Its Mother Finds it Adorable

Oh no! Not removing water from the mask. I sucked at it in the swimming pool and sucked at it again at the bottom of the sea (just 12 meters though). Can we do something I am good at, please? Unfortunately, once he had flooded my mask, you have to get the water out… again again again. It’s a whole technique that involves looking up, raising the bottom of the mask and breathing out hard with your nose. Sounds easy, right? Phew!

Thankfully, after that it was all fun and games. He swam around gently rubbing this funny looking plant, and I would do the same; caressing a sea cucumber and passing it to me (harder than I thought); passing some gigantic sea cucumber (you feel like cradling it in your arms and putting your head on top – great pillow, I reckon); handling a few small starfish (I thought they would feel more velvety) then he “threw” what looked like a big square ball that was quite hard. Tiny fishes, big fishes, really tiny and practically transparent fishes, huge fishes with curious eyes (but no one attacked me today, the snorkelers had all the bread!).

Roger was also doing his cleaning duties by killing savagely crown thorn, which attack coral in an ugly way. He would find them often at the root, sucking all the life away. Once it was on top of the coral and you could see the damage very clearly: dead vs. alive. So Roger would either find a rock and bash it to pieces, or bury it in the sandy part.

Flowers

He would also collect broken pieces of coral and piling them in a certain way, so that they would grow again. A fascinating world. In the morning, I finished the theory and passed all the quizzes and exams (even though I never read chapter 5!), but there is nothing there about the fauna and flora. It does say not to touch anything (oho) and that fish will only attack you if they feel threatened… these guys didn’t swim with bread in their hand!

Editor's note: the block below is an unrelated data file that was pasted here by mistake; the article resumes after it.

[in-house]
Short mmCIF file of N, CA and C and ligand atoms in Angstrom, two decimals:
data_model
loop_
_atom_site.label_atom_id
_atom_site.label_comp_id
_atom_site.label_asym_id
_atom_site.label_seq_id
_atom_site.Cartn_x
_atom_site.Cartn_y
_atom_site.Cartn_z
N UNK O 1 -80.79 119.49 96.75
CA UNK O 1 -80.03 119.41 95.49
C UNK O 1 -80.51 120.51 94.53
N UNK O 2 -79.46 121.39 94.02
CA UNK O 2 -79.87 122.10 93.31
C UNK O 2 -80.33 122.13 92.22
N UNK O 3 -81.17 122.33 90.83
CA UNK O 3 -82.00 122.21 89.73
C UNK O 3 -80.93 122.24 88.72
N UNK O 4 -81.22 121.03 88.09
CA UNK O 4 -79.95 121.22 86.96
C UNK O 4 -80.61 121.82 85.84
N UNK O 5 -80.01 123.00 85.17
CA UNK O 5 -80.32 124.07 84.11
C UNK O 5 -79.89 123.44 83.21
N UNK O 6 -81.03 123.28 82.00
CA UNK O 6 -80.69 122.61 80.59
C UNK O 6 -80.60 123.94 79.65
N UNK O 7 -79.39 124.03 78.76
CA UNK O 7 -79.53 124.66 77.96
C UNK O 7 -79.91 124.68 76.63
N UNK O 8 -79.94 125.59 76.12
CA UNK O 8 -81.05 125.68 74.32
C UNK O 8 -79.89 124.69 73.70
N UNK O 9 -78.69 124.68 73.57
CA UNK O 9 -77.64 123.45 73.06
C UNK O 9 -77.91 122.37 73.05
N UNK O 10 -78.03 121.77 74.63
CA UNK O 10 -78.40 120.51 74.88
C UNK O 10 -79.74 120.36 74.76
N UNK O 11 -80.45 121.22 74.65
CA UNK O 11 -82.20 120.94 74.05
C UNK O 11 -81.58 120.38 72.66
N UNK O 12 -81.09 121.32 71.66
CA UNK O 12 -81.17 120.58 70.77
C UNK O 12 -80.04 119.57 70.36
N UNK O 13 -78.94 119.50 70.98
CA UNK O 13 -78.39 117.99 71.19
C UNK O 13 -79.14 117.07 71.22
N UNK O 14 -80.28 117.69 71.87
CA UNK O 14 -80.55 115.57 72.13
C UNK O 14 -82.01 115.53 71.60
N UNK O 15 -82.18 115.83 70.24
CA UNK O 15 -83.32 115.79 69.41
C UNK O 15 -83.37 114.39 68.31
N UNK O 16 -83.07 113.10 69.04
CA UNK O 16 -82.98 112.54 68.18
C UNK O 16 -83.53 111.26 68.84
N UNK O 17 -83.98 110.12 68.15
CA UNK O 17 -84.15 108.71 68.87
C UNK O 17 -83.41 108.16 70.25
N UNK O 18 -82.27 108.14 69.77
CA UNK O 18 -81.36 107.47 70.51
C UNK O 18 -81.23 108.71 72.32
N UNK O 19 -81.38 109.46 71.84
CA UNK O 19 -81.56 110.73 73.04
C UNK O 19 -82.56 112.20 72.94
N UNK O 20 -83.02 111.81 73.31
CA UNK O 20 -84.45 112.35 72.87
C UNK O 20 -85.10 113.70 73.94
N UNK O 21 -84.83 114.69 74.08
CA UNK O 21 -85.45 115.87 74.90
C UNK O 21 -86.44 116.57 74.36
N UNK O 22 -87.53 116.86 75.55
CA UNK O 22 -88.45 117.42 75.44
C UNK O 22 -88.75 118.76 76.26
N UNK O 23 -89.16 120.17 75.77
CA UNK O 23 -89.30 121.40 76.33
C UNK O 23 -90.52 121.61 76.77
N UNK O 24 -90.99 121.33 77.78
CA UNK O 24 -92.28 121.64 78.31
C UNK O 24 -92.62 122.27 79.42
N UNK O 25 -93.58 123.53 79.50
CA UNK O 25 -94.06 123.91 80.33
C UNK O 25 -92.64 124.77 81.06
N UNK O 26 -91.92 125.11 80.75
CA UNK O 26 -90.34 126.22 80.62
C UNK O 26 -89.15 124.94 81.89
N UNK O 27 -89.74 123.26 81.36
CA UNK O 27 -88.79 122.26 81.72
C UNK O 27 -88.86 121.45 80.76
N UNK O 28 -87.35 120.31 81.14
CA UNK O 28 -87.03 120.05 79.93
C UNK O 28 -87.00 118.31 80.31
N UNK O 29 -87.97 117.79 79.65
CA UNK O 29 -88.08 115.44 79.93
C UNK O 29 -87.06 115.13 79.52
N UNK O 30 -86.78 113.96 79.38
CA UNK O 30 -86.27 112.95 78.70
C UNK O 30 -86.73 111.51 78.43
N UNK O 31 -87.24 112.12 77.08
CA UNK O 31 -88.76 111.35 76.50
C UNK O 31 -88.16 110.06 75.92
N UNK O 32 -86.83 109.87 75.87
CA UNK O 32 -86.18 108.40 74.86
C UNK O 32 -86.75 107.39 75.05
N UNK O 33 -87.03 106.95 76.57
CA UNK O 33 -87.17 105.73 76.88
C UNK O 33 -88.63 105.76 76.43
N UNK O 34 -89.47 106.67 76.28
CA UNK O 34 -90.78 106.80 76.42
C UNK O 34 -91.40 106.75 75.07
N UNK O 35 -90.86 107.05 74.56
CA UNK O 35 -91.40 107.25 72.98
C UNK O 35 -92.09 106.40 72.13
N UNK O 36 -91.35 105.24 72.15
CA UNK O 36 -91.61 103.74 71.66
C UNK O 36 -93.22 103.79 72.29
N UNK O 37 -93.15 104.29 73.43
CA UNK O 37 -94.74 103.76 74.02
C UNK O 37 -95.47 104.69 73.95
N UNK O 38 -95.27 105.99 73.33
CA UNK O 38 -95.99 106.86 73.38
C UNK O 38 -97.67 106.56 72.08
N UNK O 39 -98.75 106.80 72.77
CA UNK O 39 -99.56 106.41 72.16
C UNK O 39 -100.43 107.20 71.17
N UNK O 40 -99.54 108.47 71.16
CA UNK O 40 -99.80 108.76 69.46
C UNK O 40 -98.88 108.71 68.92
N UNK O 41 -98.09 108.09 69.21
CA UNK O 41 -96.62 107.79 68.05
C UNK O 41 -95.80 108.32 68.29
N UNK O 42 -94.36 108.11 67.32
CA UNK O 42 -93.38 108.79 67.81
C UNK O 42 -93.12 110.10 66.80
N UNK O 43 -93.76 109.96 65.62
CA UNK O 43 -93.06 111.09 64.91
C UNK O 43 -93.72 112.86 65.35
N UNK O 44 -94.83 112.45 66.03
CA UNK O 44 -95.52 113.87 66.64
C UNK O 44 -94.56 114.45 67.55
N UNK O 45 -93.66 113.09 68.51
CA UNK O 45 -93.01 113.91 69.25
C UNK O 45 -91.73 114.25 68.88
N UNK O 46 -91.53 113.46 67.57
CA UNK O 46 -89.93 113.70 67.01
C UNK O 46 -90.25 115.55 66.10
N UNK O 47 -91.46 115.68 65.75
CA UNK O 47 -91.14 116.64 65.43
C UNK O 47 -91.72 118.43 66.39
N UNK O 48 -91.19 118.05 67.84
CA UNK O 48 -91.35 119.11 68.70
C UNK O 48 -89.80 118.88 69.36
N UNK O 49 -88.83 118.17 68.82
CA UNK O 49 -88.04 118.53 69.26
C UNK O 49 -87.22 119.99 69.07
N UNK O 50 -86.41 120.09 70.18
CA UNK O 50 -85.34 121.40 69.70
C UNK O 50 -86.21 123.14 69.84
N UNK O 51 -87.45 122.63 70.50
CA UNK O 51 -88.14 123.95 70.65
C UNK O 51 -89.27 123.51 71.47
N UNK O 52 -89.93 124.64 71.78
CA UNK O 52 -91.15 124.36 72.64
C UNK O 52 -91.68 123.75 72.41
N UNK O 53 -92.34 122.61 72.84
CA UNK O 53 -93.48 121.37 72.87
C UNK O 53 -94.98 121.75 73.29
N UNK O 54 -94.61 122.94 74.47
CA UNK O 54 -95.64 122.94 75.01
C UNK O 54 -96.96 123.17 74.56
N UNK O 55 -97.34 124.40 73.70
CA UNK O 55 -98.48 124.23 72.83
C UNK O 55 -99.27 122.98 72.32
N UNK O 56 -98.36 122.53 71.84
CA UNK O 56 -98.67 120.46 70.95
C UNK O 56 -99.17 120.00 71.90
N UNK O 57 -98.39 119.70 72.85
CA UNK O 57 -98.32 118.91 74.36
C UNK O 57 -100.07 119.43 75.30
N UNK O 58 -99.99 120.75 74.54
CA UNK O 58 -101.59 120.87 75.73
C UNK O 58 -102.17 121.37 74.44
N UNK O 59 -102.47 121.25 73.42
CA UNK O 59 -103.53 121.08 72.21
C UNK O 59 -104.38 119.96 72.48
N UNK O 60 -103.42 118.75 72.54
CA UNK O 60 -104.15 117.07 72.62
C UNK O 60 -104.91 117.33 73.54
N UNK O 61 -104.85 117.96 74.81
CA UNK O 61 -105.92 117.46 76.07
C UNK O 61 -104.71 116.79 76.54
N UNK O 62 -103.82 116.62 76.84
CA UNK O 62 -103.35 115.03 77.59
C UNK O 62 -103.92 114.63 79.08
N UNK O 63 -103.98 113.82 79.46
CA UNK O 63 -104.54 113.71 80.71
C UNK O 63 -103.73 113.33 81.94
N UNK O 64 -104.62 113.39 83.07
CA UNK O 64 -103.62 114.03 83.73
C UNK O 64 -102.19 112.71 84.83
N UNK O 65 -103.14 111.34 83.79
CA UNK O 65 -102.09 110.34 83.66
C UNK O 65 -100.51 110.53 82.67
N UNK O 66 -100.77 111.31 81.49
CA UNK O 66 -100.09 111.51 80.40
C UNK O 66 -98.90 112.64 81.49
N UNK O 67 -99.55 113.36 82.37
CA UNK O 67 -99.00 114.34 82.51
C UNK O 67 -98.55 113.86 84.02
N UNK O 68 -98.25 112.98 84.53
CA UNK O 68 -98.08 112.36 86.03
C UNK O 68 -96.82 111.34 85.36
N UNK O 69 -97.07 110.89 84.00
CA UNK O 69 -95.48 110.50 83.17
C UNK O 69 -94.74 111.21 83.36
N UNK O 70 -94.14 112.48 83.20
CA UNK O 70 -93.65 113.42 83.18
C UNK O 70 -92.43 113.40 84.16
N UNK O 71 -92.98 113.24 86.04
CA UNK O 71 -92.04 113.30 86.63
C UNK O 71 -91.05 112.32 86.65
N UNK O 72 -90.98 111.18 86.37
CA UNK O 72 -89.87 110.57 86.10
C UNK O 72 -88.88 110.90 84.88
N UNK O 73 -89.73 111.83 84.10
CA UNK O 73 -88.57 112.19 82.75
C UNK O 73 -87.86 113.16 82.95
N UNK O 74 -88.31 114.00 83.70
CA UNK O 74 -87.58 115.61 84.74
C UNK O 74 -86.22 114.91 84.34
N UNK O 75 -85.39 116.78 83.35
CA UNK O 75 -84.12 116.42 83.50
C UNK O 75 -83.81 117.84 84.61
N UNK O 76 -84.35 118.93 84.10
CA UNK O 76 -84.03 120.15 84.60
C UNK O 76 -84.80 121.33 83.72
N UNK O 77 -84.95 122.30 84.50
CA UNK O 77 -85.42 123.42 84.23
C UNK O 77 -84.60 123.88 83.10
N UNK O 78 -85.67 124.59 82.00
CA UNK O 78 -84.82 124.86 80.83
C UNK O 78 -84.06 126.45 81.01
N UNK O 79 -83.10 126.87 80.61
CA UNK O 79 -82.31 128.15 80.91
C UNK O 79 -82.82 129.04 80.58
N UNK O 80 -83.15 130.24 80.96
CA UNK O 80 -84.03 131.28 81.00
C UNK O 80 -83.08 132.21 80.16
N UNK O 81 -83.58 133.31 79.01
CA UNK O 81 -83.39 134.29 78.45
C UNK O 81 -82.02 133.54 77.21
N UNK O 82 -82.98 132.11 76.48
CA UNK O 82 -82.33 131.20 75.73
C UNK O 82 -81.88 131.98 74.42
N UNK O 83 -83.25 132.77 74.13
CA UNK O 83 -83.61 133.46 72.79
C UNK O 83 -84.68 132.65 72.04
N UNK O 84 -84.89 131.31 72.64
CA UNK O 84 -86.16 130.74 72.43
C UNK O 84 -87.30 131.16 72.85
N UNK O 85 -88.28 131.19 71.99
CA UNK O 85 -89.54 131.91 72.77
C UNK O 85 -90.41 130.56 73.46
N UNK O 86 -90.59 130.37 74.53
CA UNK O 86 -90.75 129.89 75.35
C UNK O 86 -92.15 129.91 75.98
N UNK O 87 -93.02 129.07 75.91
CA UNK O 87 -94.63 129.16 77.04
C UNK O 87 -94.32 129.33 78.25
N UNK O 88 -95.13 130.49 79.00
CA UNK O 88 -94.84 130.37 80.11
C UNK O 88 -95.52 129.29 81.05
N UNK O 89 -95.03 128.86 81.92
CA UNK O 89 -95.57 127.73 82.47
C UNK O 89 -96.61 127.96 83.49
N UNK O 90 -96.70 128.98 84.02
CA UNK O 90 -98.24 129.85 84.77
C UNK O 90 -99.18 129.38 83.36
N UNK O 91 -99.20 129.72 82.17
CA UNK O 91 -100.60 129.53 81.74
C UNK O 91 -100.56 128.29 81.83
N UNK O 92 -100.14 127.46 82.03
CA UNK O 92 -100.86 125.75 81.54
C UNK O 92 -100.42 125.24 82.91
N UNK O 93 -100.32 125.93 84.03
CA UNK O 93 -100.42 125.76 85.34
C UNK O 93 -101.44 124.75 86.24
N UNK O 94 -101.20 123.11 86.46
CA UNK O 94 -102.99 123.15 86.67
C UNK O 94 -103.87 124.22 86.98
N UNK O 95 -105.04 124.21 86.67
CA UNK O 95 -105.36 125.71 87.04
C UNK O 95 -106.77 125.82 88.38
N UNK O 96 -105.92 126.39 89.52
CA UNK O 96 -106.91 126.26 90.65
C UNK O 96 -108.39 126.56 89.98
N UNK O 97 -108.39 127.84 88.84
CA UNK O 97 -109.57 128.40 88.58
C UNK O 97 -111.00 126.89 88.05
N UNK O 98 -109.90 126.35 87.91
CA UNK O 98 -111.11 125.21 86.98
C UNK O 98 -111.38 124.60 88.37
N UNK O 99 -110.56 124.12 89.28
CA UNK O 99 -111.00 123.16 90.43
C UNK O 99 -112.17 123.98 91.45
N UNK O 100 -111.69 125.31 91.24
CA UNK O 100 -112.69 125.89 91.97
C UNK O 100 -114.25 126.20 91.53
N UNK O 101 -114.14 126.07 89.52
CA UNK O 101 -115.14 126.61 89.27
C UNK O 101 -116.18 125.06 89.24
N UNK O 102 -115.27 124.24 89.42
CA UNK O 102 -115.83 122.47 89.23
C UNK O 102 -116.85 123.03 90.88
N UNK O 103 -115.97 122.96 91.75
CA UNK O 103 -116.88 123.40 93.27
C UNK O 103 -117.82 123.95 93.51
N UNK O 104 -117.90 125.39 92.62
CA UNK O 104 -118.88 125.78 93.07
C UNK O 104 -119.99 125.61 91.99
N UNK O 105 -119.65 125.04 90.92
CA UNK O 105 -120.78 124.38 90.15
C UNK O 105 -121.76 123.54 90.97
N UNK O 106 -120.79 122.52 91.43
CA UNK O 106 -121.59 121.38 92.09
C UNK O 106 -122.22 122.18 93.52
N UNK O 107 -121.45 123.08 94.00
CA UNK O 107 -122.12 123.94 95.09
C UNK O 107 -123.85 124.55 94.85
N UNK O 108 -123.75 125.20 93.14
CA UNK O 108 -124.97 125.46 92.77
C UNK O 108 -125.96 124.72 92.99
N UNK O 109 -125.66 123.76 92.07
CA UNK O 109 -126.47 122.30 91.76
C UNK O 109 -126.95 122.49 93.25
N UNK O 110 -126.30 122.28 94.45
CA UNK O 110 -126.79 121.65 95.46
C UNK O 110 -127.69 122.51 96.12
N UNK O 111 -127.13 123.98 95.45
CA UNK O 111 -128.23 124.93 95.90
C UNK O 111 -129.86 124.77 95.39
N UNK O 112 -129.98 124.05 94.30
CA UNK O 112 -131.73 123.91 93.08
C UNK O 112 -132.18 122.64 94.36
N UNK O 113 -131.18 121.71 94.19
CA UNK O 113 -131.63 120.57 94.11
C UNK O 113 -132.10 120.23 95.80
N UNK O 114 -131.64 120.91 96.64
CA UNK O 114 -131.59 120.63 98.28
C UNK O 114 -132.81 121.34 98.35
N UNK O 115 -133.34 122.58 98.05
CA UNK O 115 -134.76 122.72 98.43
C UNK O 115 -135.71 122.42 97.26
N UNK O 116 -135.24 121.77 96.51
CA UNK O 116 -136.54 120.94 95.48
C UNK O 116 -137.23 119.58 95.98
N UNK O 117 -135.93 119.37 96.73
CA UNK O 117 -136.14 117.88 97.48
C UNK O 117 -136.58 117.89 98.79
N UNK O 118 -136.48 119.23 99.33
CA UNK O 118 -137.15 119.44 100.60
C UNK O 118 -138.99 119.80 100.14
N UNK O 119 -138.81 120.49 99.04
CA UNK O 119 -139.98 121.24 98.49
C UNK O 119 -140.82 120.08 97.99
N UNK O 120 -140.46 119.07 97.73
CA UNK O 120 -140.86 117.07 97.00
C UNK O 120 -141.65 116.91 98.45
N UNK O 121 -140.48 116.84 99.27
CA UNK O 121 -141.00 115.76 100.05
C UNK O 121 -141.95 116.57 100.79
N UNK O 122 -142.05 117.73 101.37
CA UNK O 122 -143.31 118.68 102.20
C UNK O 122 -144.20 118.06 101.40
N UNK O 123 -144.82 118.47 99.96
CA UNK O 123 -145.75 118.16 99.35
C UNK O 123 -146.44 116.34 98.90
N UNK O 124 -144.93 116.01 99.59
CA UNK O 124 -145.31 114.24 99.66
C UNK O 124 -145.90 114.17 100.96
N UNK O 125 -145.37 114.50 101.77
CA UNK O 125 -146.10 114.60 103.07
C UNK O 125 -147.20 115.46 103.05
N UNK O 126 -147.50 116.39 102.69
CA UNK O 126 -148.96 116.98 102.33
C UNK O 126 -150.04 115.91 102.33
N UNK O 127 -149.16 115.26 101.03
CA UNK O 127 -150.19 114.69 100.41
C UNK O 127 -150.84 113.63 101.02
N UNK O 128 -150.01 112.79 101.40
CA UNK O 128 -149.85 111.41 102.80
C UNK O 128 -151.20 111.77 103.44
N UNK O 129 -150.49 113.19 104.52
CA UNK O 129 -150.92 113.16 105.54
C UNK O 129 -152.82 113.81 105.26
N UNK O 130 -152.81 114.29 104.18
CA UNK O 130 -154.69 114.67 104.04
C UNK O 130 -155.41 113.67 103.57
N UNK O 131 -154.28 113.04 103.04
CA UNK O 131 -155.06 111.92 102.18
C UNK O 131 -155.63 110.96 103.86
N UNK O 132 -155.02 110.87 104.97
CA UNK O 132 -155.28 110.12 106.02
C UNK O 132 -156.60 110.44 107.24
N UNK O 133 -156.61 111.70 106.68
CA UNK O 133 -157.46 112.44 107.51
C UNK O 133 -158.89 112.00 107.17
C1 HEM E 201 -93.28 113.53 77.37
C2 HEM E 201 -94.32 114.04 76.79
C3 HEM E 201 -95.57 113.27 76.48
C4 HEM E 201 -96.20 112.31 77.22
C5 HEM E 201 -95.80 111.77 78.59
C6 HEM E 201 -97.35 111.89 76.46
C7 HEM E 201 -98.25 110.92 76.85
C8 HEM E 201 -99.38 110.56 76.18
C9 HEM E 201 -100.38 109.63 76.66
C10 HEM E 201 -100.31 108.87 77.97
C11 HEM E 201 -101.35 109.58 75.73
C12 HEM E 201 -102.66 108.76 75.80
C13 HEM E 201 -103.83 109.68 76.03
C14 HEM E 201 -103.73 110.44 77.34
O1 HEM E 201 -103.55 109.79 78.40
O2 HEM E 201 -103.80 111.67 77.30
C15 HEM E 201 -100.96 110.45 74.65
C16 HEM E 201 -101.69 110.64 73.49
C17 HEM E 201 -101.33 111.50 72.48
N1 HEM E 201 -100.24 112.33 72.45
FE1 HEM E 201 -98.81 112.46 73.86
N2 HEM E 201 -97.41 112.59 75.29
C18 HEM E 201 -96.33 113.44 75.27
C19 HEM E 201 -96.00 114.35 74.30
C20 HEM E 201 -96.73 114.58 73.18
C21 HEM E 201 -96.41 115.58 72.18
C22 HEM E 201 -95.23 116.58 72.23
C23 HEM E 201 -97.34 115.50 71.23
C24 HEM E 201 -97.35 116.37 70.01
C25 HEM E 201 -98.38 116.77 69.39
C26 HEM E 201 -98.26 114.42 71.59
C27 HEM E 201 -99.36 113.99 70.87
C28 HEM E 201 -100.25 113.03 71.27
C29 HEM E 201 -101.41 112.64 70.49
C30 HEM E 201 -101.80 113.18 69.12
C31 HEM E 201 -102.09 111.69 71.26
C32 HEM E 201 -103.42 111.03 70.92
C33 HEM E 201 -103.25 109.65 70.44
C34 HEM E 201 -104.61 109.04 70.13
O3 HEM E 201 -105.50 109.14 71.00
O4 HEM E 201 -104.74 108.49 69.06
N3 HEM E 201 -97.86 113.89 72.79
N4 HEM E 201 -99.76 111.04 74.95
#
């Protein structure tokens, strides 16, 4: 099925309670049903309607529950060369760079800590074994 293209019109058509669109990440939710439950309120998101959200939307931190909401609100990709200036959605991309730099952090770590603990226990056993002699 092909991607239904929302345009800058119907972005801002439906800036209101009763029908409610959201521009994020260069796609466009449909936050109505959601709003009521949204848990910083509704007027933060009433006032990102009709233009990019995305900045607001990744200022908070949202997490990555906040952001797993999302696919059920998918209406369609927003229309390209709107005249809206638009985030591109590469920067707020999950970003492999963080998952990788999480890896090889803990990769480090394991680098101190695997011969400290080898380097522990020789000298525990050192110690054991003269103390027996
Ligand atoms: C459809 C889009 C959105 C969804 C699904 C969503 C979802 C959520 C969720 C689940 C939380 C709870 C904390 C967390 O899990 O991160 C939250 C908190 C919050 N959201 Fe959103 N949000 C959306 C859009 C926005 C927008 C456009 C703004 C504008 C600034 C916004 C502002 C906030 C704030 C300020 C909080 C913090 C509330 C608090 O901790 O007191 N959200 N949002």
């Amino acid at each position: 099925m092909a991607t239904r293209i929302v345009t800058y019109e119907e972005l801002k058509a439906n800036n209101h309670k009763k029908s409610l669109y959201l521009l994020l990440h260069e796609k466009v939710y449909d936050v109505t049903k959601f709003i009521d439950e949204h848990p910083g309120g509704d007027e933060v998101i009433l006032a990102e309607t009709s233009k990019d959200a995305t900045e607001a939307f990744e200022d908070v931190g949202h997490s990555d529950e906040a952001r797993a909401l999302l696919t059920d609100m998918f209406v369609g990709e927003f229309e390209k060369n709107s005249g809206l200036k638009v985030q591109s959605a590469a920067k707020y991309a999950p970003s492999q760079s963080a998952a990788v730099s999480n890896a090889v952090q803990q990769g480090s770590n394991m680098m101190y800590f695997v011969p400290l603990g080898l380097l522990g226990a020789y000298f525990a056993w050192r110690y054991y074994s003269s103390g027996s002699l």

There is a world above water and I visited the office twice to help a colleague with something… and both time she was away. In the afternoon, I opened my last box of Tim Tams (well, the last one I am ready to share with my colleagues, don’t tell them I have one at home) and drank some milk through one – only pros can do this.

Once I had recovered some energy, I walked home; met a crowd of people I barely know watching Dexter; ate some veggies and bread (carbo load for the last dives); crashed at 7pm; to be awaken by a massive storm; then awaken by… not sure; then by one of our visitors taking a shower at 4 something in the morning to catch the 5:30 flight to Tanna; and then the usual concerto in rooster majeur around 5. I felt really rested when I got up around 6 to stretch the old limbs! More squishy, sticky, spiky stuff to explore!!

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2 Responses to “Underwater Paradise”

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  1. Home « Traveling Tastebuds - 15 J0000002Australia/Sydney 2011

    […] I did enjoy my life there, as you can read from my earlier blog entries, in particular diving in Port Vila’s and Luganville’s turquoise […]

  2. Two Sides of Vanuatu « Travelling Tastebuds - 15 J0000006Australia/Sydney 2011

    […] February 2011 – Underwater Paradise […]